A new container terminal for the Gulf Coast region took a major step closer to reality December 12 when New Jersey-based terminal operator Ports America and Terminal Investment Limited (TiL), the investment arm of container shipping behemoth Mediterranean Shipping Company (MSC), announced an $800 million commitment to building the Louisiana International Terminal (LIT), the Port of New Orleans’ long-desired project in St. Bernard Parish.
Ports America President and CEO Matthew Leech; Tom Van Eyed, TiL’s terminal investment director for North America; Louisiana Gov. John Bel Edwards; and a host of state leaders joined Port of New Orleans President and CEO Brandy Christian at the port’s existing Napoleon Avenue Container Terminal to formally announce the public-private partnership.
With the $800 million from Ports America and TiL, along with the Port of New Orleans’ own $500 million commitment to the project, the proposed container terminal to be located in Violet, La., has now garnered $1.3 billion of the estimated $1.8 billion needed for construction. The project is now in the design and permitting process, with start of construction slated for 2025 and the first berth coming online in 2028.
The announcement of the joint venture, which will also operate the terminal, marks a major win for the Port of New Orleans, which has long sought to build a new terminal downriver from the Crescent City Connection Bridge, the height of which limits the size of vessels that can call on the port’s Napoleon Avenue Container Terminal. It’s also a political win for New Orleans over Plaquemines Parish, which has been mulling plans to build its own container terminal some 40 river miles to the south. Neither Plaquemines Parish nor its now-former development partner, Louisiana 23 Development Company, have acquired the property for that project. In addition, one of Plaquemines Port’s initial partners, American Patriot Container Transport LLC, walked away from an exclusivity agreement last summer.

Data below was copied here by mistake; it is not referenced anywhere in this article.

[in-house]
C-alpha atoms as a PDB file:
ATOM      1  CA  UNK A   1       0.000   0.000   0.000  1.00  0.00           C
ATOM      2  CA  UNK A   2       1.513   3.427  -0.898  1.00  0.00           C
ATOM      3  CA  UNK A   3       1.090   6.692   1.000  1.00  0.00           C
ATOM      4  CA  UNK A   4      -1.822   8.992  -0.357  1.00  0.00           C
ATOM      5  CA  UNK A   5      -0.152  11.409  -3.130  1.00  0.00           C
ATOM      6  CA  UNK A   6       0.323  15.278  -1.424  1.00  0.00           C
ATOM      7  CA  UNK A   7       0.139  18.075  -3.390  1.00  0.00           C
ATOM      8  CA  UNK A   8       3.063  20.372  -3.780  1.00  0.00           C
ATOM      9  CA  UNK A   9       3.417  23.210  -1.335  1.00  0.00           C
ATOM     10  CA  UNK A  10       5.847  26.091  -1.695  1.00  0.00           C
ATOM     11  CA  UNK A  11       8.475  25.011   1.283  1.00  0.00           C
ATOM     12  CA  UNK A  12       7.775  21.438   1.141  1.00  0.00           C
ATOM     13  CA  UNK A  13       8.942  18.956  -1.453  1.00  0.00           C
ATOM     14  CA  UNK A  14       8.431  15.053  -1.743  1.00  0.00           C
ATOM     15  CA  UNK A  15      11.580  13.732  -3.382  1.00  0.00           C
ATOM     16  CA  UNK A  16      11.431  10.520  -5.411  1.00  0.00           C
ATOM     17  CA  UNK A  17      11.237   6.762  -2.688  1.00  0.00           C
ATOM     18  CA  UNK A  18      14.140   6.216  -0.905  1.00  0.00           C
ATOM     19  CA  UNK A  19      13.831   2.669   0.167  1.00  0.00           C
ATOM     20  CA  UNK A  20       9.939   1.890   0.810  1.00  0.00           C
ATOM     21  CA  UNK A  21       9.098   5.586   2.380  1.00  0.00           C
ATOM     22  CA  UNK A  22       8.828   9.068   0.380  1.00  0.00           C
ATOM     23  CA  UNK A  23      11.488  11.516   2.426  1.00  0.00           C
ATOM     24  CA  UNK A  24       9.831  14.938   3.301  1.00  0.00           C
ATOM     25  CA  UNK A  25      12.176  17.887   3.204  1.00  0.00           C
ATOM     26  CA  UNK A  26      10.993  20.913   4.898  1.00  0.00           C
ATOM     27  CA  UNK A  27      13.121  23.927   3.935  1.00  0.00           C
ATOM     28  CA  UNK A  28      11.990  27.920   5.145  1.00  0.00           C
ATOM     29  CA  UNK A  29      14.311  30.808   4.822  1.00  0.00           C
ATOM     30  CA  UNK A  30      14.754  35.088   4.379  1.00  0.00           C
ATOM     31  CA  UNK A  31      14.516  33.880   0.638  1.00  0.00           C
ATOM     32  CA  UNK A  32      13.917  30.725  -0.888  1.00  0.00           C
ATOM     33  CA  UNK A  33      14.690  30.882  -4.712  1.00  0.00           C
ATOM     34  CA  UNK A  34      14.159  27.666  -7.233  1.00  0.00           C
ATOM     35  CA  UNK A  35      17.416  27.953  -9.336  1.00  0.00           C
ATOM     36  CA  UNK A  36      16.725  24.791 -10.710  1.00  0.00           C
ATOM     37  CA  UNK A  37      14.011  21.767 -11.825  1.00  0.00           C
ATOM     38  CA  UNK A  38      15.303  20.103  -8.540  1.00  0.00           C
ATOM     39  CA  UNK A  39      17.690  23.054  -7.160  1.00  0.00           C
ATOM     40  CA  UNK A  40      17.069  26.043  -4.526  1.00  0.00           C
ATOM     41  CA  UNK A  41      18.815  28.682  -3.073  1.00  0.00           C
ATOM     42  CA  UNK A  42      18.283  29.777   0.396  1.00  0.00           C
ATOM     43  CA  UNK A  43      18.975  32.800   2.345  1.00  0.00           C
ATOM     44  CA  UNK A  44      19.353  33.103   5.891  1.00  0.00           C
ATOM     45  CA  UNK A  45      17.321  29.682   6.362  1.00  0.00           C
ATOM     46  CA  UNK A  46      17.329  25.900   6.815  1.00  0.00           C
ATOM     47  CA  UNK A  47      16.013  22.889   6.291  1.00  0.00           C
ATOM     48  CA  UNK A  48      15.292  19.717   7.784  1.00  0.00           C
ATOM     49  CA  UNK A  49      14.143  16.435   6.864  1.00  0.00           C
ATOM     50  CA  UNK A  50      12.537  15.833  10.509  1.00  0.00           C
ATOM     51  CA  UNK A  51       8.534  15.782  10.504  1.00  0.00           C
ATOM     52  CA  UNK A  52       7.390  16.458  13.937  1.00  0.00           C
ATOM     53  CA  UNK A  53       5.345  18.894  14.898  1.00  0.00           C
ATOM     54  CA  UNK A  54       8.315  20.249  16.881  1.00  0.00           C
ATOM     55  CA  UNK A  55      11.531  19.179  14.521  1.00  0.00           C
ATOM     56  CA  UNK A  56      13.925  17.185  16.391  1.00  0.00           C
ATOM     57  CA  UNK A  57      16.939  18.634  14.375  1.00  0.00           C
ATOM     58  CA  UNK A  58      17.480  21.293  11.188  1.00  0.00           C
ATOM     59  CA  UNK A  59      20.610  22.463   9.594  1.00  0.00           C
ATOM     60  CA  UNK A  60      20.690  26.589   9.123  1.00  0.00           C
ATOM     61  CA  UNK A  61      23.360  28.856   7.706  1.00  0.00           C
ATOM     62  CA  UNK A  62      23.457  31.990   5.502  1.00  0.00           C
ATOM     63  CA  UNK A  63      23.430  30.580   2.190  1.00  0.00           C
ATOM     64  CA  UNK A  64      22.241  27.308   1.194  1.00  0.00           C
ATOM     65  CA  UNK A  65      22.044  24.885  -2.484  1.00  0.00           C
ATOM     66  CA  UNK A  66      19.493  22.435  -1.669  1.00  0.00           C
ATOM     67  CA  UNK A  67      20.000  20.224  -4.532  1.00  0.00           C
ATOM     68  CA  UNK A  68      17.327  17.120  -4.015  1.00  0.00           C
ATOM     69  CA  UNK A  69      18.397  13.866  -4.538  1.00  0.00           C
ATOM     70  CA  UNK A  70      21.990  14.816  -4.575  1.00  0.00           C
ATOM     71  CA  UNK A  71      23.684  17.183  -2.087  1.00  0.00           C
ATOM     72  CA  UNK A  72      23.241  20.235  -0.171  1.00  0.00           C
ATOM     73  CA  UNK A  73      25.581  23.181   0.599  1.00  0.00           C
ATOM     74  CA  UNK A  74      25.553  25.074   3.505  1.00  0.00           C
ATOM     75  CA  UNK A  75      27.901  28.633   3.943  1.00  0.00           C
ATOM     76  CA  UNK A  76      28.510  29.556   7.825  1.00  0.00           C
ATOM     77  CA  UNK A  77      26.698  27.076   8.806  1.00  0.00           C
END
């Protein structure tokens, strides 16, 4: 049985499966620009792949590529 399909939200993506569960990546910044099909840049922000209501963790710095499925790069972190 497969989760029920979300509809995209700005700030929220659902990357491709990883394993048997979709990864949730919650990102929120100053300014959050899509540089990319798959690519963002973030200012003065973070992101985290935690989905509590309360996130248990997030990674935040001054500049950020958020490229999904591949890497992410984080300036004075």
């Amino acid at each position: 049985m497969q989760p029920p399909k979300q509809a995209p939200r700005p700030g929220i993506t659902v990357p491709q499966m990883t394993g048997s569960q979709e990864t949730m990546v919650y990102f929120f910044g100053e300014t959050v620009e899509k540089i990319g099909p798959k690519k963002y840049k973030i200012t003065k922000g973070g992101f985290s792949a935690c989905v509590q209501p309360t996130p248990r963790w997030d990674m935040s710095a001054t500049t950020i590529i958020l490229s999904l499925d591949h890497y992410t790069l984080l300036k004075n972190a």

Reflecting on the New Orleans joint venture, Edwards said the project is poised to change the course of the state’s economy for years to come.
“The public-private partnership with the Port of New Orleans, TiL and Ports America has the potential to become one of the most impactful economic development projects in our state’s history,” Edwards said. “It leverages the economic power of our greatest natural resource—the Mississippi River—and enhances Louisiana’s ability to attract new investment from companies competing in the global marketplace.
“Access to global markets represents expanding opportunities for both urban and rural communities,” Edwards continued. “The powerful impact of this world-class logistics asset will benefit not only residents and businesses in south Louisiana. It will benefit advanced manufacturing, agribusiness and energy workers all across the state.”
For Port NOLA, the partnership with Ports America and TiL makes perfect sense. Ports America already operates both the Napoleon Avenue Container Terminal and the adjacent Nashville Avenue Break Bulk Terminal, and about a third of all the containers that move through the Napoleon terminal are MSC containers.
Van Eyed pointed out that about two-thirds of the loaded containers handled in New Orleans are for export, which is an outlier among container terminals. That imbalance represents potential growth, he said.